Solar-powered lights are an increasingly popular alternative. They are affordable, easy to install yourself and can be relocated easily. You also save on electrical costs. When shopping for solar lights, it’s important to match the light to the function you want it to perform. There are three primary categories of solar lights for use in the landscape: accent lights, path lights, and spotlights and task lights.
Accent lights typically use efficient multi-crystalline solar cells that allow them to charge even on cloudy days or in partially shaded areas. Many accent lights utilize amber LEDs to create an even softer ambience than the standard white LEDs. Some of them also “flicker” to simulate candle light. Amber LEDs use less electricity than their white counterparts, which allows for even longer runtimes.
As the name implies, path lights are meant to light paths, walkways, driveway perimeters or other small areas around your home and in your landscape. They are often used in multiples to guide the way along a set of stairs or a dark walk. Path lights typically come with a choice of ground stakes, flange mounts and hanging hooks, to give the user a wide choice of positioning options. Most are designed to focus their light downward.
Task lights and spotlights are the brightest class of solar lights and usually carry the highest price tag. They are designed to cast a bright beam of light on plants, statuary or entryways. That said, it is important to realize a solar task light will not perform like a standard 100-watt outdoor floodlight. A high-quality solar light with good LEDs can produce a focused beam of light equivalent to a 40-watt incandescent spotlight—an impressive amount of light that’s both clean and free.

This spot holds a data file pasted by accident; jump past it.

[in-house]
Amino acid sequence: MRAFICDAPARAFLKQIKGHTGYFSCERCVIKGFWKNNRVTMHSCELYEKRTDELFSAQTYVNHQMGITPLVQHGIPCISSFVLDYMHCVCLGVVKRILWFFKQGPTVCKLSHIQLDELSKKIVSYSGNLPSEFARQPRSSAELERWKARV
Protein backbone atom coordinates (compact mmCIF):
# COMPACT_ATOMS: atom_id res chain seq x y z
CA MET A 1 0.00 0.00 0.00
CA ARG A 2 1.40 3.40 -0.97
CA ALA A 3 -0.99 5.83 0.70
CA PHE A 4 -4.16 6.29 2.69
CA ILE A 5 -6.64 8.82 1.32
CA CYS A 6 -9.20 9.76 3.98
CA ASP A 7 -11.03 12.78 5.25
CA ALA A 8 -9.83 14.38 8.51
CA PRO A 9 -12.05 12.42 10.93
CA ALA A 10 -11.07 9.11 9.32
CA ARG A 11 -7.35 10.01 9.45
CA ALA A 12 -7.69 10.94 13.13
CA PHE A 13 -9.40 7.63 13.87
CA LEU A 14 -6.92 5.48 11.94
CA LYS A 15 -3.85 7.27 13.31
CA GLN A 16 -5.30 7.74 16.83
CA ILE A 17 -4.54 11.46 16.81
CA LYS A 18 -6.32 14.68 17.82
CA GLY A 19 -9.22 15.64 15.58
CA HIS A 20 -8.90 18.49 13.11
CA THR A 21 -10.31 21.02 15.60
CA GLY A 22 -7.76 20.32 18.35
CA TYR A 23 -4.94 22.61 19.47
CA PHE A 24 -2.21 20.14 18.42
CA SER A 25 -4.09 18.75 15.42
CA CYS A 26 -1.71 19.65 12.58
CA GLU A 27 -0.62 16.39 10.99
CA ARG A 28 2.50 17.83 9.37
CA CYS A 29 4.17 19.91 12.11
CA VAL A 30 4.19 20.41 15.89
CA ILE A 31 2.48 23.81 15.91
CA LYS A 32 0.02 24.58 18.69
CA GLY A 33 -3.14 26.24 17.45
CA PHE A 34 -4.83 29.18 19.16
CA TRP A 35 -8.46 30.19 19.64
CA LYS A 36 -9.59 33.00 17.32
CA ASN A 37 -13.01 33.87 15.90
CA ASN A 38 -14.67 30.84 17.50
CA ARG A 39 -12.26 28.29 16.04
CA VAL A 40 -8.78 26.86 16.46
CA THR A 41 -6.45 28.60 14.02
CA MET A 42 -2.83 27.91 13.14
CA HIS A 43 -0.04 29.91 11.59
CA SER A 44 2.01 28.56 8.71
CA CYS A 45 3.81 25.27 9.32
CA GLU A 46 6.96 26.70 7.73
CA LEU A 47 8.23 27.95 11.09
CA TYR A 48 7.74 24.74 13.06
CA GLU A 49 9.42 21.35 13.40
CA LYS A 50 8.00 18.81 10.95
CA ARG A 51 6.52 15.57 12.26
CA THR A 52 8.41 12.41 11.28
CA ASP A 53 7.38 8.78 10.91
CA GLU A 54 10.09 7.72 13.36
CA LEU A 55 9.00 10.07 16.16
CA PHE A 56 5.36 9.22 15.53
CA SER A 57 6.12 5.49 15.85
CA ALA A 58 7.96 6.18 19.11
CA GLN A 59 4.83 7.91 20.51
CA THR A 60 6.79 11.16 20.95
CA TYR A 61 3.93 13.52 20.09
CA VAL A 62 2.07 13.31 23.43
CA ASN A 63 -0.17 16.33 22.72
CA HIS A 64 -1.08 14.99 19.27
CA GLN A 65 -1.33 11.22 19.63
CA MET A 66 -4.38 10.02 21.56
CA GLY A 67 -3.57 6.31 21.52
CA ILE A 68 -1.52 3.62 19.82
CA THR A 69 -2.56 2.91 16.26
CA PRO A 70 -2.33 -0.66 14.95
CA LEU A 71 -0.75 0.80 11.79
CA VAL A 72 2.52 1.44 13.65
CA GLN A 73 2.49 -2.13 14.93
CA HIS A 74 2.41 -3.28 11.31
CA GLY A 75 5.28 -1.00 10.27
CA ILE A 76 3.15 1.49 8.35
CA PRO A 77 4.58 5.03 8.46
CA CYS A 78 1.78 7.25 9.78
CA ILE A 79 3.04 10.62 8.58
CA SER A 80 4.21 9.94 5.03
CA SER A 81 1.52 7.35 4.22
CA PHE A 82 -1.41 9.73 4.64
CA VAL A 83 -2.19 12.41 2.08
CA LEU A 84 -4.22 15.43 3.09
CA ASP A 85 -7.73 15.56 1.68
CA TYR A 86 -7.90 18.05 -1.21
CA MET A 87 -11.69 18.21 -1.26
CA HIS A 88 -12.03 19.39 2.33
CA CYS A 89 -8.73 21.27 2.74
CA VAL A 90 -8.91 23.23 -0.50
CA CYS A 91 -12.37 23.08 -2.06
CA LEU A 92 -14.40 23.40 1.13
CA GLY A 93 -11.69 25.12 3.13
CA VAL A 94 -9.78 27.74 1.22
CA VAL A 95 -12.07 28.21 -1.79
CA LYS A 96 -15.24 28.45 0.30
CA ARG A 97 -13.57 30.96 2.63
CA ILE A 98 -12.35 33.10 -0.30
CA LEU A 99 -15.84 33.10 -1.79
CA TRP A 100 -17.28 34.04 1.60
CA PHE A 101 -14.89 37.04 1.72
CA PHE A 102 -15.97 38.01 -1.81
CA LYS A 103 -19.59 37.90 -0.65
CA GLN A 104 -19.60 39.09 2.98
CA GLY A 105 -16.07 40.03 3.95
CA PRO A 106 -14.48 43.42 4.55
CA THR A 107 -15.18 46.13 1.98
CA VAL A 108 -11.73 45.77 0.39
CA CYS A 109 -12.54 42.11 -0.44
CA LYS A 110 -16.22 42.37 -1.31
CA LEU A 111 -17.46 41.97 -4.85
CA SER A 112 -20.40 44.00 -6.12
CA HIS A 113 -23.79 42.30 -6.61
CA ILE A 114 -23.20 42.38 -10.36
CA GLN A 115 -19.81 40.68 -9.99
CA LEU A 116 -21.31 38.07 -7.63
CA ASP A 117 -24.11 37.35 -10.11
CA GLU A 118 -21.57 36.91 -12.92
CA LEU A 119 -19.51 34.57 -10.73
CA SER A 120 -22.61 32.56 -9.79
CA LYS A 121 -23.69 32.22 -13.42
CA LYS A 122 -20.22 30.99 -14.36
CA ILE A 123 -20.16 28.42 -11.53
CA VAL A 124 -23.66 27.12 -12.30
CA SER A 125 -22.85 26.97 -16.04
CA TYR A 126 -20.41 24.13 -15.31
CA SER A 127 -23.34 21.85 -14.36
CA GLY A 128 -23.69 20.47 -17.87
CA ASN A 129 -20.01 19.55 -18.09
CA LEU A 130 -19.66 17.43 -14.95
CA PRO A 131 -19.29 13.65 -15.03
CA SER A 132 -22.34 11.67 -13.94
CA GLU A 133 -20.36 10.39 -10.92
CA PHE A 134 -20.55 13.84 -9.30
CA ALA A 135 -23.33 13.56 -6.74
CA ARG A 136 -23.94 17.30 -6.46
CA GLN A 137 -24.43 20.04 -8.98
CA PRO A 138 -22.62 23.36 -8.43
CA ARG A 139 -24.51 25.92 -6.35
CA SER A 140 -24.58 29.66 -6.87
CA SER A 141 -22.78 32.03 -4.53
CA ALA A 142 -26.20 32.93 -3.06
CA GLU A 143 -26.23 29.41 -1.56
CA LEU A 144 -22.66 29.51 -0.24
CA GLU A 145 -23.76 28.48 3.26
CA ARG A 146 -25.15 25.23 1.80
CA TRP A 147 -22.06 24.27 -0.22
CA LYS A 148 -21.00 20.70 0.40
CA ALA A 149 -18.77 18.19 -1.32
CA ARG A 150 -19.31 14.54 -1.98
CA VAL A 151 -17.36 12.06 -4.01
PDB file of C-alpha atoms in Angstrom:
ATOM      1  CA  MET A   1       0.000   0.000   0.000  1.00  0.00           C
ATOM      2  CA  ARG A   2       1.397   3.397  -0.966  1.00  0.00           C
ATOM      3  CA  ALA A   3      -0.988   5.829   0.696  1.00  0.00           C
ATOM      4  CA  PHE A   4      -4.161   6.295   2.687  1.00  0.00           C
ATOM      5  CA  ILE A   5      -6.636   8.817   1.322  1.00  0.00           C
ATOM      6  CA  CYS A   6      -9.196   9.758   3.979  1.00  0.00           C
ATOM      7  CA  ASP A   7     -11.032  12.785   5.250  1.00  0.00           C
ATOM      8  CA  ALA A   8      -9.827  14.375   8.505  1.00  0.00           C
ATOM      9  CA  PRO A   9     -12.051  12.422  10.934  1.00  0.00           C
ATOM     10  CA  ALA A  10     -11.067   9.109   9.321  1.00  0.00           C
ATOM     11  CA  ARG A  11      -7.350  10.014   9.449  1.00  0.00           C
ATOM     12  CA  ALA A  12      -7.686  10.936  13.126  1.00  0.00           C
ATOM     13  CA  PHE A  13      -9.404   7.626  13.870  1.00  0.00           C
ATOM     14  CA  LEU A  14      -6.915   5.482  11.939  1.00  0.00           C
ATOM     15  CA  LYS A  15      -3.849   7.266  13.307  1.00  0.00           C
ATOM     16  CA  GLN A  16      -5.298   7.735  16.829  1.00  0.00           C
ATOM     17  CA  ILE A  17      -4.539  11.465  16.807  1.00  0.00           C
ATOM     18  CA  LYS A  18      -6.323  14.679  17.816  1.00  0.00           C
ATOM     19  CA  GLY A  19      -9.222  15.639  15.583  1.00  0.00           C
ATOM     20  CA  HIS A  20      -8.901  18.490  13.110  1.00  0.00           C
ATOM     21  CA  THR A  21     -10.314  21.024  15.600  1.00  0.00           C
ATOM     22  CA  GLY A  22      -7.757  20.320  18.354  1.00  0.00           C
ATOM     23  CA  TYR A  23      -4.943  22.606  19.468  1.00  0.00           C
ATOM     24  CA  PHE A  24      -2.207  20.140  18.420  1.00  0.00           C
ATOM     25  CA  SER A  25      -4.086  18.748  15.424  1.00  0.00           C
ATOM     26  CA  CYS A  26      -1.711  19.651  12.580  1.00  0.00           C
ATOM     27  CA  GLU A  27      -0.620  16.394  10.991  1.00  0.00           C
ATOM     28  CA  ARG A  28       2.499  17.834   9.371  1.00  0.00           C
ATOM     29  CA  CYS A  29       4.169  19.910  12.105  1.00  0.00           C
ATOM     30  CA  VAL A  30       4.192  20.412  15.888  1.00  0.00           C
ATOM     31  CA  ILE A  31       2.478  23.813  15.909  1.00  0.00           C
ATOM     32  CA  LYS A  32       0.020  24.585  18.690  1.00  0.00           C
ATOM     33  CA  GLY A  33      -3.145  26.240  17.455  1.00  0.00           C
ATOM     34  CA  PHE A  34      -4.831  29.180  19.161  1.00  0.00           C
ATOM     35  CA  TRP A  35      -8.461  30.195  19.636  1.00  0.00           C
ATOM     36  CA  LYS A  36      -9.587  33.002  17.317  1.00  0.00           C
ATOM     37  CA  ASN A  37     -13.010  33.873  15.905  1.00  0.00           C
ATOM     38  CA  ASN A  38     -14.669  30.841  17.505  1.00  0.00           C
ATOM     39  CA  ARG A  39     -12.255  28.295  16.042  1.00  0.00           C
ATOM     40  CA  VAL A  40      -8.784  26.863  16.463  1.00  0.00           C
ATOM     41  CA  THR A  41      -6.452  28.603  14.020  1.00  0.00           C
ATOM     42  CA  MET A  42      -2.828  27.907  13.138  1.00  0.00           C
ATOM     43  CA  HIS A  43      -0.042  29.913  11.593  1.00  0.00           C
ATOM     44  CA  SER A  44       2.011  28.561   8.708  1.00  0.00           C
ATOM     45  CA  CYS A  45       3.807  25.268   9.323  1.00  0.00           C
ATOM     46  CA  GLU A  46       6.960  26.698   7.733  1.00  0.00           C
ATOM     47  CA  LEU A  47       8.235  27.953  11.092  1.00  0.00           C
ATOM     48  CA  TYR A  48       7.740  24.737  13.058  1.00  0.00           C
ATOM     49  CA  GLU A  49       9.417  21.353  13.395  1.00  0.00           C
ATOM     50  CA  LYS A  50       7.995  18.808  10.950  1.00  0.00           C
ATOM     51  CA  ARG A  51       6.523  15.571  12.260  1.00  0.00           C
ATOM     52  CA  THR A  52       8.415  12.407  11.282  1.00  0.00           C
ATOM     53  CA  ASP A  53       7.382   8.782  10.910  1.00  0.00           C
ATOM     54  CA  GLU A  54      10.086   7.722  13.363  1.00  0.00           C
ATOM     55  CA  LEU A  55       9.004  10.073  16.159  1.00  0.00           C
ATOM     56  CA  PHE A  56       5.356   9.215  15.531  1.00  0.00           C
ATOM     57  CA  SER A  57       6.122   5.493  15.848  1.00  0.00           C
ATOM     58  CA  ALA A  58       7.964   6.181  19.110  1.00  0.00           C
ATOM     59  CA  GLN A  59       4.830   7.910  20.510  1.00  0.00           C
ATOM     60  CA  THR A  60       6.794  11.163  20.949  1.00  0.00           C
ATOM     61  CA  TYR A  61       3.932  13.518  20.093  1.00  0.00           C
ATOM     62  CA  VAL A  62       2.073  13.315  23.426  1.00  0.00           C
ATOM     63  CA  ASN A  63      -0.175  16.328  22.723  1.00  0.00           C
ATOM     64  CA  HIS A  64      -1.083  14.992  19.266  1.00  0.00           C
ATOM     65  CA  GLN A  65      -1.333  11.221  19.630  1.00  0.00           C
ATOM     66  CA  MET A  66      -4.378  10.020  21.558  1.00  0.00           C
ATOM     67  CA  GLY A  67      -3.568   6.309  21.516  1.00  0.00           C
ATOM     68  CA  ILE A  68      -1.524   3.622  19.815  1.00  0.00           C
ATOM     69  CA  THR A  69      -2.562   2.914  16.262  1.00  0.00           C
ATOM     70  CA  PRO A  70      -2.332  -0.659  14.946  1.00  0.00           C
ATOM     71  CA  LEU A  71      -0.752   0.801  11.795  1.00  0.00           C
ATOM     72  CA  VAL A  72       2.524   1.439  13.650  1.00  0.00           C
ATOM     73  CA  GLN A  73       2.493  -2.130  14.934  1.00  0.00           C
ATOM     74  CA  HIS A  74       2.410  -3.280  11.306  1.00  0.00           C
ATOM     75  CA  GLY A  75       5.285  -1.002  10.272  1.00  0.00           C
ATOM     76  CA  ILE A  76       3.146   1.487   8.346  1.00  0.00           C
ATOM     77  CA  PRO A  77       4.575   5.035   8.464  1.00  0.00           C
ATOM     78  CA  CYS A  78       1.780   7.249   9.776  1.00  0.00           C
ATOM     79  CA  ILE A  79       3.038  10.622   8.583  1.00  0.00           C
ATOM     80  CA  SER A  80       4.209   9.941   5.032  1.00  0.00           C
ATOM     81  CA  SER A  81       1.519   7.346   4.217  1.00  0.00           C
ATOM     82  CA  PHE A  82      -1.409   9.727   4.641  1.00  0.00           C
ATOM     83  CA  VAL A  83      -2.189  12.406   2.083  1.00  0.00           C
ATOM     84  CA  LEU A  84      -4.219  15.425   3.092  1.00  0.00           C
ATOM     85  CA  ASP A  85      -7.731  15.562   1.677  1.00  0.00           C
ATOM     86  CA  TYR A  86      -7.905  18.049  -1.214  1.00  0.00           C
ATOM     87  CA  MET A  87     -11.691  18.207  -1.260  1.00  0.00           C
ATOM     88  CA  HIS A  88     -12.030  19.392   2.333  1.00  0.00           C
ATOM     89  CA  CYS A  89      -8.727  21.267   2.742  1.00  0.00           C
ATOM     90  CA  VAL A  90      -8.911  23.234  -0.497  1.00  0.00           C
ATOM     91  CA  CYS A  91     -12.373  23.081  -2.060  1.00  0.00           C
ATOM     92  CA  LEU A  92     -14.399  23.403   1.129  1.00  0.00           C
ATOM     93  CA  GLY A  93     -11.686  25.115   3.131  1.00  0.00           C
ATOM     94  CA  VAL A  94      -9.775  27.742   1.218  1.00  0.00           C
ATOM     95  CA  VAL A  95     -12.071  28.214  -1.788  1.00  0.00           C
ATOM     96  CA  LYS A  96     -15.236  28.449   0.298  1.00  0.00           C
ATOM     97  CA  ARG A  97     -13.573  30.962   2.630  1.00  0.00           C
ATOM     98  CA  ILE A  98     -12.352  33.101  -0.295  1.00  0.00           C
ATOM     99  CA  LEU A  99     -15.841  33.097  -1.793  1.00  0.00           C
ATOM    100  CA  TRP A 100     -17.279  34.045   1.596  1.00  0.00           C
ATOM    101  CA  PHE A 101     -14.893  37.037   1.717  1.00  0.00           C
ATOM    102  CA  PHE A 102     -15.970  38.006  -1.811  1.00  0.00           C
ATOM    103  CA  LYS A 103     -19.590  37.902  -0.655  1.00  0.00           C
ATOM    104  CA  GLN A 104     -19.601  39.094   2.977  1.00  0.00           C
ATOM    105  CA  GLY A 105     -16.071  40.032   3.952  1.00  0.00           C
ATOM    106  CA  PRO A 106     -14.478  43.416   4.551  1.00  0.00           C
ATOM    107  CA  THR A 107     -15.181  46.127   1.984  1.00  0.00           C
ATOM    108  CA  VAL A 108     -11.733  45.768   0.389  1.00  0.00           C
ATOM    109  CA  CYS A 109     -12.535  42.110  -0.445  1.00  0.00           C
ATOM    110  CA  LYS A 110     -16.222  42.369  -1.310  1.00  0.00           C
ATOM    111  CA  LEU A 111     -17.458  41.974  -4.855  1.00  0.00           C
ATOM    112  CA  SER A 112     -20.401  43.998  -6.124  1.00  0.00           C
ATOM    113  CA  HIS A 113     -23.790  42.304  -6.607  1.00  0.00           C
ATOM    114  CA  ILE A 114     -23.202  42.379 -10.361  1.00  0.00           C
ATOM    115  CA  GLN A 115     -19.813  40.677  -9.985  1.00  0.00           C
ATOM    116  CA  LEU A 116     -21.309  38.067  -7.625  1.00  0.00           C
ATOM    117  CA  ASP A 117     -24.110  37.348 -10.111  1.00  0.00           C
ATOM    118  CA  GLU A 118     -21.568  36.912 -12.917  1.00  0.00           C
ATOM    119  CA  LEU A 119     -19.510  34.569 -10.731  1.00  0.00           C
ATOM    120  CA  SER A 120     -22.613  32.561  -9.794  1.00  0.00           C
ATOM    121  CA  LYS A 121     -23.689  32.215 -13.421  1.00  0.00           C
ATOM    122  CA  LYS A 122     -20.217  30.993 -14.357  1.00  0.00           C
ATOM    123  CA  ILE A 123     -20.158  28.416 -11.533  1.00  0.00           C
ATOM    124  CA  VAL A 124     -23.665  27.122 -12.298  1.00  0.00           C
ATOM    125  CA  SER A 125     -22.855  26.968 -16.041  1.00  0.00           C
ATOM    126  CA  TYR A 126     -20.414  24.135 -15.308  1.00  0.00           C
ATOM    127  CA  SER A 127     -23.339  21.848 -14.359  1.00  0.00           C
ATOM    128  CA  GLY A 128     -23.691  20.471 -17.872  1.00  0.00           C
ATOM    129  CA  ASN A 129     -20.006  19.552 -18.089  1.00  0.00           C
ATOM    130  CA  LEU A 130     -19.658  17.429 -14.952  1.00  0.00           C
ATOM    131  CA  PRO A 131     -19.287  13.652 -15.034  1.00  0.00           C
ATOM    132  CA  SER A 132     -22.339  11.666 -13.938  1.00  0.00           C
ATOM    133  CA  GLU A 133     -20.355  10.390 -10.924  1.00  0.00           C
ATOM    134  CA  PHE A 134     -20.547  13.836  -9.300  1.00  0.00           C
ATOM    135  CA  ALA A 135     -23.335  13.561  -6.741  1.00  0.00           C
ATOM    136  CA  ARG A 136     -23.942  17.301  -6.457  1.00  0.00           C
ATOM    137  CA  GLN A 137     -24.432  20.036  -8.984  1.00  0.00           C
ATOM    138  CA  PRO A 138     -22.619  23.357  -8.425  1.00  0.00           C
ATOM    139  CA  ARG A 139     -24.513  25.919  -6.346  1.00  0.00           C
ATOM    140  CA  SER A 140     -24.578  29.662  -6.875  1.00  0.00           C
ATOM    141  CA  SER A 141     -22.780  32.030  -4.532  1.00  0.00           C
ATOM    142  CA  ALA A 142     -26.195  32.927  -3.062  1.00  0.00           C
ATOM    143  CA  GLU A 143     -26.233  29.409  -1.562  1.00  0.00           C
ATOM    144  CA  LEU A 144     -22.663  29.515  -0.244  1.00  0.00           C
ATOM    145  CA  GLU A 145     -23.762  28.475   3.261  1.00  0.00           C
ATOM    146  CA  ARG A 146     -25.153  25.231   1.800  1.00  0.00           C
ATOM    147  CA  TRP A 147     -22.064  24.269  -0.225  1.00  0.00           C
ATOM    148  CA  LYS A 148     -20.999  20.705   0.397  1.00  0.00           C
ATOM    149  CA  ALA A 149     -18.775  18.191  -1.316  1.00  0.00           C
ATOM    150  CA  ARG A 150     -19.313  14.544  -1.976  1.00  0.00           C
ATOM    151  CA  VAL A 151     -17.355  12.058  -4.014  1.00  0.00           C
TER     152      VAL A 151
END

Key Tips for How to Choose the Best Garden Solar Lights
Light quality should be the second most important feature of your solar outdoor setup. The best solar lights can be comparable in brightness to LED lights. So this is great if you are looking to set up a security light or floodlight.
Find out whether the battery needs full sunlight to charge. Some lights charge with partial sun and work great under trees or in areas with low sunlight. This type of solar light can also be charged on a cloudy day.
Consider the operating time. Usually solar lights perform year round and even charge the battery to provide operation during long winter nights. Some solar lights shine for several days before needing to recharge.
Solar-powered sets typically emit a soft white or amber-colored light, though colored lights in hues like red, green, and blue are another playful option to consider. Of the available options, amber lights tend to use less energy and last longer than their white-light counterparts.
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